Critical Mass

by Raven Glomus

When I was compiling the responses to the questions about communal size for last Friday’s post, I started thinking about the issue of how small was too small and the brittleness of very small communities.

This is not just a theoretical issue for me.  Common Threads, the commune in Cambridge, Massachusetts, that I helped start in the nineteen nineties and loved dearly, broke up when membership dropped down to four adults and then one of the founders decided to leave.  And Cotyledon, my most recent attempt at building a commune, was ended by mutual consent, but my primary reason for deciding this was that it had never grown, in terms of primary members, beyond the three of us, through our more than four years of working on it.

The crew of Cotyledon

As I said on Friday, I don’t think of three people as being a community.  You need at least four adult members with, hopefully, some of them not being in relationship.  And it needs to be real, full time members.  Two adults (generally a couple) with any number of interns, visitors, guests, wwoofers, etc, does not make a community.  The FEC recently (in our Assembly last December) decided to require full FEC member communes to “Have, at minimum, five adult full members who have been in the community a minimum of six months, understand the community systems, and have access to equal participation in the community’s processes.”

I think that four people can be a nice intimate community, but as I said with Common Threads, having only four members makes you very susceptible to falling apart.  Skyhouse was an income sharing community at the Dancing Rabbit ecovillage in Missouri that lasted seventeen years.  It was a small, close group of four folks, but when two of them (a couple) decided to leave and another person also decided to depart (to attend school in another state), it left Tony to decide whether to try to rebuild it from scratch or give up and focus on the ecovillage as a whole.  (I talked with several people about this, including Tony.)  Apparently he tried once and couldn’t duplicate the lovely little commune that they had and, having a lot of responsibilities for Dancing Rabbit as a whole, decided to turn the building into a simple housing unit.  It was a story that resonated with me, given how Common Threads ended.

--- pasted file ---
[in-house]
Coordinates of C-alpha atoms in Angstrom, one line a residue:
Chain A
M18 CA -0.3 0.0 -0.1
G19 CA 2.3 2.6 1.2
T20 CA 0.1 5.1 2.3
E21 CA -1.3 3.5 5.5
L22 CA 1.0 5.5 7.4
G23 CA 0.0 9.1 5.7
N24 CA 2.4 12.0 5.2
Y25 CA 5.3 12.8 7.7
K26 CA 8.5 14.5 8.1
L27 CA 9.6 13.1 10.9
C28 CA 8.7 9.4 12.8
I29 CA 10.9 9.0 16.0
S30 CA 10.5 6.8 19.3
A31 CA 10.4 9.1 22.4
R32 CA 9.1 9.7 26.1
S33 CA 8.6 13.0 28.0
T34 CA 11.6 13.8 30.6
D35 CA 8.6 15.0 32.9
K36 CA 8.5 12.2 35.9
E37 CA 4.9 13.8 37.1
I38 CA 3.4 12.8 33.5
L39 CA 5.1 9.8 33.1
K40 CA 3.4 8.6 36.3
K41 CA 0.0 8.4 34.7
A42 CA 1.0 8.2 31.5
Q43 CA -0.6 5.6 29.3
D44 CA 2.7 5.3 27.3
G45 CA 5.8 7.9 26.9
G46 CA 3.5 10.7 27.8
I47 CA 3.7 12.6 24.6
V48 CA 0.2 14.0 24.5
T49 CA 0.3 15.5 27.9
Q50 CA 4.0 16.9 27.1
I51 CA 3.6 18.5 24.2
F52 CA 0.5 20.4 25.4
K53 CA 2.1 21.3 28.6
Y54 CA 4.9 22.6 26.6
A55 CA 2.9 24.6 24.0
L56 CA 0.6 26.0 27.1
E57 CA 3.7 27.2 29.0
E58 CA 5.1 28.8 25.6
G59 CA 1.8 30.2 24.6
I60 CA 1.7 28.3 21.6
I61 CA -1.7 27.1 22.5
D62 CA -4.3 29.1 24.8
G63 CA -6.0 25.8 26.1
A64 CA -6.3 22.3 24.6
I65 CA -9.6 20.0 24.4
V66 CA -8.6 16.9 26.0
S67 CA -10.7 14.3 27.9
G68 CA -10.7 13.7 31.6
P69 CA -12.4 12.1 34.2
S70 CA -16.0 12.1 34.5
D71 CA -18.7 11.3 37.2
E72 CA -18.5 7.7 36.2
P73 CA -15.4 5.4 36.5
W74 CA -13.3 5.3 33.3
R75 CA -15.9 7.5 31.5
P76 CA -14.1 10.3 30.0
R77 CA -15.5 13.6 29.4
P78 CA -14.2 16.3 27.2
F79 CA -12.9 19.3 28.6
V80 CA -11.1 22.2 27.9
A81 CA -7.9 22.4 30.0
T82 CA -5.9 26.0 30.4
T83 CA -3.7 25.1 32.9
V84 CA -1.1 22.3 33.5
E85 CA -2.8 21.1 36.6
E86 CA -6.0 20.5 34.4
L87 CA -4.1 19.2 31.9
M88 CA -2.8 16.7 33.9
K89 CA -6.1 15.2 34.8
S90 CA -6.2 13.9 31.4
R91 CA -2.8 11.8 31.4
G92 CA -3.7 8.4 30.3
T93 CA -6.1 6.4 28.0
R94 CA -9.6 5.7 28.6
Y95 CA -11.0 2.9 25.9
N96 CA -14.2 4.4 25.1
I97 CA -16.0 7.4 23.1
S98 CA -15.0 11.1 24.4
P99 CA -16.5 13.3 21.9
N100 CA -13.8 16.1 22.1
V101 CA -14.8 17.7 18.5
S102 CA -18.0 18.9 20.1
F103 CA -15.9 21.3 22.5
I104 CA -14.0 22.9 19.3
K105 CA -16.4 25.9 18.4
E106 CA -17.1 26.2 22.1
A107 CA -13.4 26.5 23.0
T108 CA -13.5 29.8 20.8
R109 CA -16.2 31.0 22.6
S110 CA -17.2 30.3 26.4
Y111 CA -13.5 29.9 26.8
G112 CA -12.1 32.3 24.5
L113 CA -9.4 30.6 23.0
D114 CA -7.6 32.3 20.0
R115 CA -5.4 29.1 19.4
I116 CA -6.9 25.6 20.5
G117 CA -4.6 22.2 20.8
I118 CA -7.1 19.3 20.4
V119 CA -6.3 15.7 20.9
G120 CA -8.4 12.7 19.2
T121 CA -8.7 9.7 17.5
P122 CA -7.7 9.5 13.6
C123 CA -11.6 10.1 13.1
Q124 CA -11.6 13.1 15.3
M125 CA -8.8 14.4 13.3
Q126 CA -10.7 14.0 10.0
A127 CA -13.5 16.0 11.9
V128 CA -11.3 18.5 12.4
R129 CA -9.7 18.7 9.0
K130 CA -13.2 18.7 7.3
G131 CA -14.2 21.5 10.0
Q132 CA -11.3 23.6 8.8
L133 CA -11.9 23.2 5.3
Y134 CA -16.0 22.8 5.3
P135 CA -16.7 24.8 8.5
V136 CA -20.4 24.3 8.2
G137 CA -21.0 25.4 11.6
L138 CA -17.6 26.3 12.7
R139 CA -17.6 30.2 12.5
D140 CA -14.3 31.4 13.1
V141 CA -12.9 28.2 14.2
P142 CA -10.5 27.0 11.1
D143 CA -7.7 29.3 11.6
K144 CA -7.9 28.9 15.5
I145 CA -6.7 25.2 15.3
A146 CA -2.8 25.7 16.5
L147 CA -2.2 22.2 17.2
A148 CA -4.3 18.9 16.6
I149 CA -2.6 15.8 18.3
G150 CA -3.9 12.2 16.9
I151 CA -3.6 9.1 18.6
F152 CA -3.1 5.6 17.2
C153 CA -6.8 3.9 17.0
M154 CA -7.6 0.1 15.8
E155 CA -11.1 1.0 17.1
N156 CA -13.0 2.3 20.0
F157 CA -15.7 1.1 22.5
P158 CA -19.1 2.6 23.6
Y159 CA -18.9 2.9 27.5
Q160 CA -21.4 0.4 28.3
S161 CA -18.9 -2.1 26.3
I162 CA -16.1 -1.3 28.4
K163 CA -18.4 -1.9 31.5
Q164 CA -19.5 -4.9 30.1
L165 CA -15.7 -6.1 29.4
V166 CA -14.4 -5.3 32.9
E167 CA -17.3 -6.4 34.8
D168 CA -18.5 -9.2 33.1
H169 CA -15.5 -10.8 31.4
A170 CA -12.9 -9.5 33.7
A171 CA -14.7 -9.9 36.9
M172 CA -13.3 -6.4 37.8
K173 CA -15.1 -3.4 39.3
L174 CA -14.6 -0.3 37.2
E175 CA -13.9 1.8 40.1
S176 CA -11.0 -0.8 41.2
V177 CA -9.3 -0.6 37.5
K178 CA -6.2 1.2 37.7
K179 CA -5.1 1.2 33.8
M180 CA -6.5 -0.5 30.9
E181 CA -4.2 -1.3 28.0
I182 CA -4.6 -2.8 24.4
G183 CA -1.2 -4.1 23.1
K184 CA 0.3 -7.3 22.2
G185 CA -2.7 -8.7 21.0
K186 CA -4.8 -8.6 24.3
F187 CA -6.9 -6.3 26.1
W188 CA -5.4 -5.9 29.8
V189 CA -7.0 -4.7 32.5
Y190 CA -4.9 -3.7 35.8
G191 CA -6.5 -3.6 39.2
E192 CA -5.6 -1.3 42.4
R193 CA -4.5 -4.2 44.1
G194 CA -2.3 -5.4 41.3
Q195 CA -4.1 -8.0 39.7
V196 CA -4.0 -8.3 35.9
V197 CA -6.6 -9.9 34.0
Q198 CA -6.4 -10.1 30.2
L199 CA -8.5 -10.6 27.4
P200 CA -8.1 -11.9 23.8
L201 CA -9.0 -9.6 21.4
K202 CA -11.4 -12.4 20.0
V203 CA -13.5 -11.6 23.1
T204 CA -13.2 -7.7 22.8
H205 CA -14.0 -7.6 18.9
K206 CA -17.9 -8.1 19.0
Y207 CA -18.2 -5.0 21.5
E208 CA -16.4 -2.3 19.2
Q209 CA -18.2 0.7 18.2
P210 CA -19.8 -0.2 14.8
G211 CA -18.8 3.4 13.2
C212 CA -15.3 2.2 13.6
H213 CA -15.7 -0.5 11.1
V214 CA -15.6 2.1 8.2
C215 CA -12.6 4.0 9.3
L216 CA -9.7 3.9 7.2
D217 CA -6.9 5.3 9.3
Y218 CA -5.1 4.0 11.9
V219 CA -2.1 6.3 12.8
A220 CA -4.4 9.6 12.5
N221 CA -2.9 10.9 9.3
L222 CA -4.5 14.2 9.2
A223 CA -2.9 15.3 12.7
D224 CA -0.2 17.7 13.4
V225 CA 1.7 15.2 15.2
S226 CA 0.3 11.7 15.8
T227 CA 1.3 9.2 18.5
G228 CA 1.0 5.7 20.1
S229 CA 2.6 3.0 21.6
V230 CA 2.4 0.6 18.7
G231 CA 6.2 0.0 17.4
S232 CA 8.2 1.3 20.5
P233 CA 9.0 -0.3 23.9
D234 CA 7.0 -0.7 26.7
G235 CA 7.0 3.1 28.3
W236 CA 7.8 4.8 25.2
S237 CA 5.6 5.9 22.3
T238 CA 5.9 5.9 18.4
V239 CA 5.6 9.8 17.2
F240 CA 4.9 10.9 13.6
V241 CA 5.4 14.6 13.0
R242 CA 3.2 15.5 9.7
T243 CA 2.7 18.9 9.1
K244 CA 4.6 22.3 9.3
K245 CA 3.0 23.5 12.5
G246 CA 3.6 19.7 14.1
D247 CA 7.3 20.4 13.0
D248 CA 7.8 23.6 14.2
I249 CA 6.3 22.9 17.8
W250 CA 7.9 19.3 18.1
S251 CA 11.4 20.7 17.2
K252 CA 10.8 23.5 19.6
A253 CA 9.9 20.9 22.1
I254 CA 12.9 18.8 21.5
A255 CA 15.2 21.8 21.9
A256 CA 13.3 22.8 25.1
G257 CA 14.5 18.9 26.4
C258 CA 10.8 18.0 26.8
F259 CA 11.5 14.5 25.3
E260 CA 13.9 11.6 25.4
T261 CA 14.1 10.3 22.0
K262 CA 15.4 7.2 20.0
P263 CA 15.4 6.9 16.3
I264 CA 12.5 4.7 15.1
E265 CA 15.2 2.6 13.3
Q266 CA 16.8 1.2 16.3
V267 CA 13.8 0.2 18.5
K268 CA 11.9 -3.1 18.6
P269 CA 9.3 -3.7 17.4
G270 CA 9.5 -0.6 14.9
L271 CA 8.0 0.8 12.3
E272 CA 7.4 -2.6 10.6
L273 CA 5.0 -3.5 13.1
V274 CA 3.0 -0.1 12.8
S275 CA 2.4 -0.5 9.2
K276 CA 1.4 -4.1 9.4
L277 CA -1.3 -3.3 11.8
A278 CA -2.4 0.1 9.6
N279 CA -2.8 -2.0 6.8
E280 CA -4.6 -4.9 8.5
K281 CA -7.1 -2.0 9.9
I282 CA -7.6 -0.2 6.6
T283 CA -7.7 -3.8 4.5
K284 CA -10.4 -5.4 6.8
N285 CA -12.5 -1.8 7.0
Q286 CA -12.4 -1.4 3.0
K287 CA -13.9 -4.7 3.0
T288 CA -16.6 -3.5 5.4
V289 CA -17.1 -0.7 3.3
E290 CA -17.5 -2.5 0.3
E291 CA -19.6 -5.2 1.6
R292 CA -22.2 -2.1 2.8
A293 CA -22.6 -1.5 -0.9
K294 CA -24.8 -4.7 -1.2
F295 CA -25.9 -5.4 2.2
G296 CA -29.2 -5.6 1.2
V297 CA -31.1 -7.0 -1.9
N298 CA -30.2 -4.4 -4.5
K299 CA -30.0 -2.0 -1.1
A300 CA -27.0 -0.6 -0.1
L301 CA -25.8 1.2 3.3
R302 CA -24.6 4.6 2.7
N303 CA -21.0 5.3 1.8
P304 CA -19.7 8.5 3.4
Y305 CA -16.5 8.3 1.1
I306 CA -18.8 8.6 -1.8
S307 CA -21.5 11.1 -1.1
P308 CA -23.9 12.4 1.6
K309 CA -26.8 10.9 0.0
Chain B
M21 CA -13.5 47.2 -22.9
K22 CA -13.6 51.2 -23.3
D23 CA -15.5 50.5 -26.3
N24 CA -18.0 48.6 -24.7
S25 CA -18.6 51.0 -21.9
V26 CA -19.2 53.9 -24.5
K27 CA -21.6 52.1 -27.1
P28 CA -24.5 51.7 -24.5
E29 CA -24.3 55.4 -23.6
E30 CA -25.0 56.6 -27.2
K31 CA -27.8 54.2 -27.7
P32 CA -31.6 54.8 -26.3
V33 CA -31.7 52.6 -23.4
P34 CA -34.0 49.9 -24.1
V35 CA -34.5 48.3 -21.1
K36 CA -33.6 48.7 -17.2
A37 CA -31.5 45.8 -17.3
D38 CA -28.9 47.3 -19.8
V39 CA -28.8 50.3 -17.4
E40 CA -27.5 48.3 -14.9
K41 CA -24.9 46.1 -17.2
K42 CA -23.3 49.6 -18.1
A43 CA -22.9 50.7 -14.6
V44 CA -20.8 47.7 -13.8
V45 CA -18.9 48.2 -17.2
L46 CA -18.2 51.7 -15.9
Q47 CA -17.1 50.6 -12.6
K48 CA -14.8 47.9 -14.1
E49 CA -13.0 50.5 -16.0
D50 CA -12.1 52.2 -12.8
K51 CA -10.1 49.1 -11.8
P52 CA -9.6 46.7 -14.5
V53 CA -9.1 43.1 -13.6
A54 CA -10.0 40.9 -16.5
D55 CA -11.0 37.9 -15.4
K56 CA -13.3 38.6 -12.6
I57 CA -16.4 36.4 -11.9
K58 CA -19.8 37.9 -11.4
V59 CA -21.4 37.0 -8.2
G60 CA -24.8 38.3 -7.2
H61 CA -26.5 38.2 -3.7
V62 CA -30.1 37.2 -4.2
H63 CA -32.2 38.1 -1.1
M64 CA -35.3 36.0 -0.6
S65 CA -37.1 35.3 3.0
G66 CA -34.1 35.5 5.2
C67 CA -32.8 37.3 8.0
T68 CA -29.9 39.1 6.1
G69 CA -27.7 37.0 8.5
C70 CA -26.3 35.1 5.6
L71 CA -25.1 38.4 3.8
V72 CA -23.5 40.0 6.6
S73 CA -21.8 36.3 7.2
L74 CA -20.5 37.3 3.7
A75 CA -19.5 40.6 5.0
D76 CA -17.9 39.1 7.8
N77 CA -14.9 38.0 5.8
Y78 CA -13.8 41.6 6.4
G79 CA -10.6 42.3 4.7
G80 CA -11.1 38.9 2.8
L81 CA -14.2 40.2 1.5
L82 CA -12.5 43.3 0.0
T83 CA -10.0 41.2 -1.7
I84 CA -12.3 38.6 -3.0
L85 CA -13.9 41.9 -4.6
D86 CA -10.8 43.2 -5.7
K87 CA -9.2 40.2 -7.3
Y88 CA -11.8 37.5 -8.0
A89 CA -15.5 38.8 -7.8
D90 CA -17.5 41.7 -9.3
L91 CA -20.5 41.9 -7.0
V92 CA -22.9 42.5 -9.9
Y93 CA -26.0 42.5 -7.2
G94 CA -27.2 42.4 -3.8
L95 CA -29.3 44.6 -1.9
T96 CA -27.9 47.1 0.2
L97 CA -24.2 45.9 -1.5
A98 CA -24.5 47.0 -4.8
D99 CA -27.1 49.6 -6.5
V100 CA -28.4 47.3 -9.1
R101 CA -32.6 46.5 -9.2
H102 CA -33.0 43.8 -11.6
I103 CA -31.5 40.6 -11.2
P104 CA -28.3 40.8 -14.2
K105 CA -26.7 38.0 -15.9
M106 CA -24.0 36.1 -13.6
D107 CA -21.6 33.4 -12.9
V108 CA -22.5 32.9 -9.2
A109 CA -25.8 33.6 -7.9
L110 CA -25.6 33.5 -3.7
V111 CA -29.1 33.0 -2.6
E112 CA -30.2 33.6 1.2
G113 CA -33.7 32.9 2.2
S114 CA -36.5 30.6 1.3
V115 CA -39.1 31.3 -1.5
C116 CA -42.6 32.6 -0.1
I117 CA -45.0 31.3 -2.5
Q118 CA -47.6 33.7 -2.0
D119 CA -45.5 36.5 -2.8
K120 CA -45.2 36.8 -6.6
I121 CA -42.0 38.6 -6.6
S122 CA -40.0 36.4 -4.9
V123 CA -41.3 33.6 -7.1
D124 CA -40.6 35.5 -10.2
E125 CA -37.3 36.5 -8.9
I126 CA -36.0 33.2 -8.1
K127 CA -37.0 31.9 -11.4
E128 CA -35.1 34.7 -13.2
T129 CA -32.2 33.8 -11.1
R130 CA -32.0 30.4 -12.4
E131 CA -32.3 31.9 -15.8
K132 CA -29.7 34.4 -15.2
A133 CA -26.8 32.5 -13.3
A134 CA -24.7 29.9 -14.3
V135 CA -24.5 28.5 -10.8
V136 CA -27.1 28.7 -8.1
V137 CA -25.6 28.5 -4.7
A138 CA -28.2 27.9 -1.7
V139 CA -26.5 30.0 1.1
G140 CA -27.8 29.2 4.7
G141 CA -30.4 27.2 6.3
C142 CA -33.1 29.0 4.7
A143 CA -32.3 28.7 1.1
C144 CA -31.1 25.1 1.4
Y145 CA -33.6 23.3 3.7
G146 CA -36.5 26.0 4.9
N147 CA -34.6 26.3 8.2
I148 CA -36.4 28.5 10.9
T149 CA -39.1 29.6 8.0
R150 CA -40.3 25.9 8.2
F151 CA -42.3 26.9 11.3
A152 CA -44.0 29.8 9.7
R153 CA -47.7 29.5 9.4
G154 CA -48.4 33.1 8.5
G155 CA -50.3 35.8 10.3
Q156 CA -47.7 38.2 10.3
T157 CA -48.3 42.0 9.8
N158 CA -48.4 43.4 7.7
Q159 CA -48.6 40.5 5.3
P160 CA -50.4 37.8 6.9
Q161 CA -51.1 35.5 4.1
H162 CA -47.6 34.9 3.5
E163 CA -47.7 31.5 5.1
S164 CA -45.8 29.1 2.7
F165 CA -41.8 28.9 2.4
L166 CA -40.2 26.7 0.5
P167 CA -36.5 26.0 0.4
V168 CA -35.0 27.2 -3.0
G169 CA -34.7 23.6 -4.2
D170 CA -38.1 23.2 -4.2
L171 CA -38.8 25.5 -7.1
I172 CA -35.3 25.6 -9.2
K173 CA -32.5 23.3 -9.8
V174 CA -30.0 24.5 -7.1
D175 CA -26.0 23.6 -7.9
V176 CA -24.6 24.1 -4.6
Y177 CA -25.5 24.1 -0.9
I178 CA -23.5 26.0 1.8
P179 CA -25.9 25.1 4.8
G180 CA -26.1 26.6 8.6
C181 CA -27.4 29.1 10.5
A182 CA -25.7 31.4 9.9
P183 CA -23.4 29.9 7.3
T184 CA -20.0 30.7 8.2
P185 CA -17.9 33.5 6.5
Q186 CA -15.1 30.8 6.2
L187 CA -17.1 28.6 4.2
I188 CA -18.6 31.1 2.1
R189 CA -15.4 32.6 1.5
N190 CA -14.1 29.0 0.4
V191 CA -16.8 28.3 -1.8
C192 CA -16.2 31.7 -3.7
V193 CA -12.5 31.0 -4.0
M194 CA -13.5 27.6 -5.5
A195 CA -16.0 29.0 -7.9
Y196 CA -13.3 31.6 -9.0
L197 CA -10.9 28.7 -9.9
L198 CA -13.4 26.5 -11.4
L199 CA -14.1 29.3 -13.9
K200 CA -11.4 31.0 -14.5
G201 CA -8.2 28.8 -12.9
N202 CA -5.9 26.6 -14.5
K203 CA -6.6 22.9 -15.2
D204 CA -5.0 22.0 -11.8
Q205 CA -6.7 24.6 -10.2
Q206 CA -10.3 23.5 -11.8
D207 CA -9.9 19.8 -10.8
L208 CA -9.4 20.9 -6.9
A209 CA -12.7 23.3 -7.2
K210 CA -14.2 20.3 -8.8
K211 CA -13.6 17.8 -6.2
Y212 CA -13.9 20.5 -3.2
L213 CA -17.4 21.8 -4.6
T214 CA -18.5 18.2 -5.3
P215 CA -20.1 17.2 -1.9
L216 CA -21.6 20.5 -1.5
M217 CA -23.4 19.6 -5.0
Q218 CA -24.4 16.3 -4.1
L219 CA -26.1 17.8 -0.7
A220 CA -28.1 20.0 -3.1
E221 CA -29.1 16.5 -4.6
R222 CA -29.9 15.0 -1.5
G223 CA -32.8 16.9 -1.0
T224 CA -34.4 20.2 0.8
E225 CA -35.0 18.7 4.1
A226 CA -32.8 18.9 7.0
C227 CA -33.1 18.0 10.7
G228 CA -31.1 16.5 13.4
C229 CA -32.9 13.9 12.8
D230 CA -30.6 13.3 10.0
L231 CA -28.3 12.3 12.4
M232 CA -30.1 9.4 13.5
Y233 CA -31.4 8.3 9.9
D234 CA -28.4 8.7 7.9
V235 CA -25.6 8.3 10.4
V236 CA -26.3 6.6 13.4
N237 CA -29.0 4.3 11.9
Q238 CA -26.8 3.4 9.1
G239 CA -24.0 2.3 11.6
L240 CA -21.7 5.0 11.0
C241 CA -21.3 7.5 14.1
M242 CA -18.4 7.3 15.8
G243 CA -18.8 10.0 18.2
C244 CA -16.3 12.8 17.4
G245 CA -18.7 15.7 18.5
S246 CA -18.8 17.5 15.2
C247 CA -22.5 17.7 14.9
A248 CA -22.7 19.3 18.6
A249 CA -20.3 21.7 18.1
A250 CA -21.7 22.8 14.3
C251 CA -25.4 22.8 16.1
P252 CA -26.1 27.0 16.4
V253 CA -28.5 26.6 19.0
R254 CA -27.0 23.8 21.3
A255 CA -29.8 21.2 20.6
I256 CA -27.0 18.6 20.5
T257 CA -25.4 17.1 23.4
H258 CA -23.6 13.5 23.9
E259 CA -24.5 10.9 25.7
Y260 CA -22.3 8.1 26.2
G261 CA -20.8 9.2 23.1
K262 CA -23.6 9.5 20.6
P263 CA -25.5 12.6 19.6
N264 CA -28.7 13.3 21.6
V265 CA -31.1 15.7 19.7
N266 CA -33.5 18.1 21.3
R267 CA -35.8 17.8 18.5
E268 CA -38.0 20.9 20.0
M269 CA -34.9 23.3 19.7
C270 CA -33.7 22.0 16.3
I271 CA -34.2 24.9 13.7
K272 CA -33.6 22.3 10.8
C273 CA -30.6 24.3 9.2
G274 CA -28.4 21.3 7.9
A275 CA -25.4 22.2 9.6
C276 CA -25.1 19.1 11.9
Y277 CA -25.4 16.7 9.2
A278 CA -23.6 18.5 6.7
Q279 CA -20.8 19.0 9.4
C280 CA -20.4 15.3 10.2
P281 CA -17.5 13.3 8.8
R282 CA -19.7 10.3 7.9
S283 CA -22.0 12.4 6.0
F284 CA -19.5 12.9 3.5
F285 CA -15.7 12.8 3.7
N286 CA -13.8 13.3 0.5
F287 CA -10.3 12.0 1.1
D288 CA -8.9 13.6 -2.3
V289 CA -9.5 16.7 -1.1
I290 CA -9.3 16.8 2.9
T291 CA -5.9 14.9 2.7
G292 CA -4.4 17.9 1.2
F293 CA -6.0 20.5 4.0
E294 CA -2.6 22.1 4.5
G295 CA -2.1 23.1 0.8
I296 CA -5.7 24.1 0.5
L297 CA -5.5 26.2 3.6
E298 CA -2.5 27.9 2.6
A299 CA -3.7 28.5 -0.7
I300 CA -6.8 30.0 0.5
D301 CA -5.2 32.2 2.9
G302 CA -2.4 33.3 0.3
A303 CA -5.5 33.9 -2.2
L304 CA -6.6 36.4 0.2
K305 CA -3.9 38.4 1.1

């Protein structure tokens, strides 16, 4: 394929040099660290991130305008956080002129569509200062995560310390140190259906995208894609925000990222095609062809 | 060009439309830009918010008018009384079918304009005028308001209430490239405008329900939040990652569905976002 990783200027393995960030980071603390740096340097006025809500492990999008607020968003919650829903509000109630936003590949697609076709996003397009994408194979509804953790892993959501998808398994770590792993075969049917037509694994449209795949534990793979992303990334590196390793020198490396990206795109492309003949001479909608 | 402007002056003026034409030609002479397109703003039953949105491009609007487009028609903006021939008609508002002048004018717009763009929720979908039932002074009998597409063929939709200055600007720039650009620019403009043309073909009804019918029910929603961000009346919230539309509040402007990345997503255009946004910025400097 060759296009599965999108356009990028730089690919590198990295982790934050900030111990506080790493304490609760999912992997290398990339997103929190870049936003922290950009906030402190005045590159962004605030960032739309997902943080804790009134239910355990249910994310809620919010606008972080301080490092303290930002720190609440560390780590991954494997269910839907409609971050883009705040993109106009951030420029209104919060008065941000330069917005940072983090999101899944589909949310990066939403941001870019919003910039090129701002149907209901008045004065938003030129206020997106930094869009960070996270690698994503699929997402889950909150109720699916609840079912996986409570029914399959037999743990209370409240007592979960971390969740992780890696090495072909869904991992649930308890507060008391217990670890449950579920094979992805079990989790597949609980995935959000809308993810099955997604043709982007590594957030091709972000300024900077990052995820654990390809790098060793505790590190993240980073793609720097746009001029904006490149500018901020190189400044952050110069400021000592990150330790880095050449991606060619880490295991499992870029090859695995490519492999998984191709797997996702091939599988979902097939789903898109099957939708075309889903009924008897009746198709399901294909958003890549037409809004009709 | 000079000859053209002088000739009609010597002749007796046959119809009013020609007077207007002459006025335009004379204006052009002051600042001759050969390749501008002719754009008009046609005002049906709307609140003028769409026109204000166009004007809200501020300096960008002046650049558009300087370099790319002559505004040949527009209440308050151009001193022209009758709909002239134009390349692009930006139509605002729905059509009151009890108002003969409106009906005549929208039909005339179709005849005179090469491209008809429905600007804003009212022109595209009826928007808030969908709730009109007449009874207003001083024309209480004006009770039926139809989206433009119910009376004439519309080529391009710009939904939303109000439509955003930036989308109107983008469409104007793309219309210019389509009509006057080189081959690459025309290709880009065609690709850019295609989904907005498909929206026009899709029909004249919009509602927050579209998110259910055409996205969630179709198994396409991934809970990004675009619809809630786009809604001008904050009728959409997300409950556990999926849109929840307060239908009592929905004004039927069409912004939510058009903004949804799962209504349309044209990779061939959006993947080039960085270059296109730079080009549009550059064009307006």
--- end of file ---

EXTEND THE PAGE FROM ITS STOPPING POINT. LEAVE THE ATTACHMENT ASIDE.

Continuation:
The Skyhouse building at Dancing Rabbit

So, my question is, what constitutes ‘critical mass’?  While I don’t think that any community is “too big to fail” (although it would take a lot to bring down Twin Oaks–which recently had been bemoaning dropping down to less than seventy folks, which is still bigger than almost any other of the FEC member communes), I think that there is safety in numbers.  (Acorn at one point was down to six members and at another down to two, but they had Twin Oaks nearby to support them until their numbers could be built back up.)  Kat Kinkade, who I will have to admit I admire a lot since she helped start three communes, all of which are still around and doing well, apparently said that she believed in growing communities rapidly, to quickly get past the brittle period.

As I think about it, I would say I think that seven is a minimum number for safety.  Four and five are the fragile numbers–lose one or two people and it feels like it’s over–and often is.  Six might work but it feels too close to four or five.  So I am going to say seven, but I would also say that having nine or ten feels even stronger.

Until recently at Glomus we were six or seven folks (we lost one in the last few months), but we’ve recently gotten three new members (okay, they are saying that they are seasonal, but they are all communal veterans and they feel committed) and the difference for me is large.  It definitely feels more like a thriving community with nine people actively involved here.  

The current line up at Glomus

Having seven or even ten folks doesn’t guarantee that you won’t fall apart, but it certainly makes it less likely.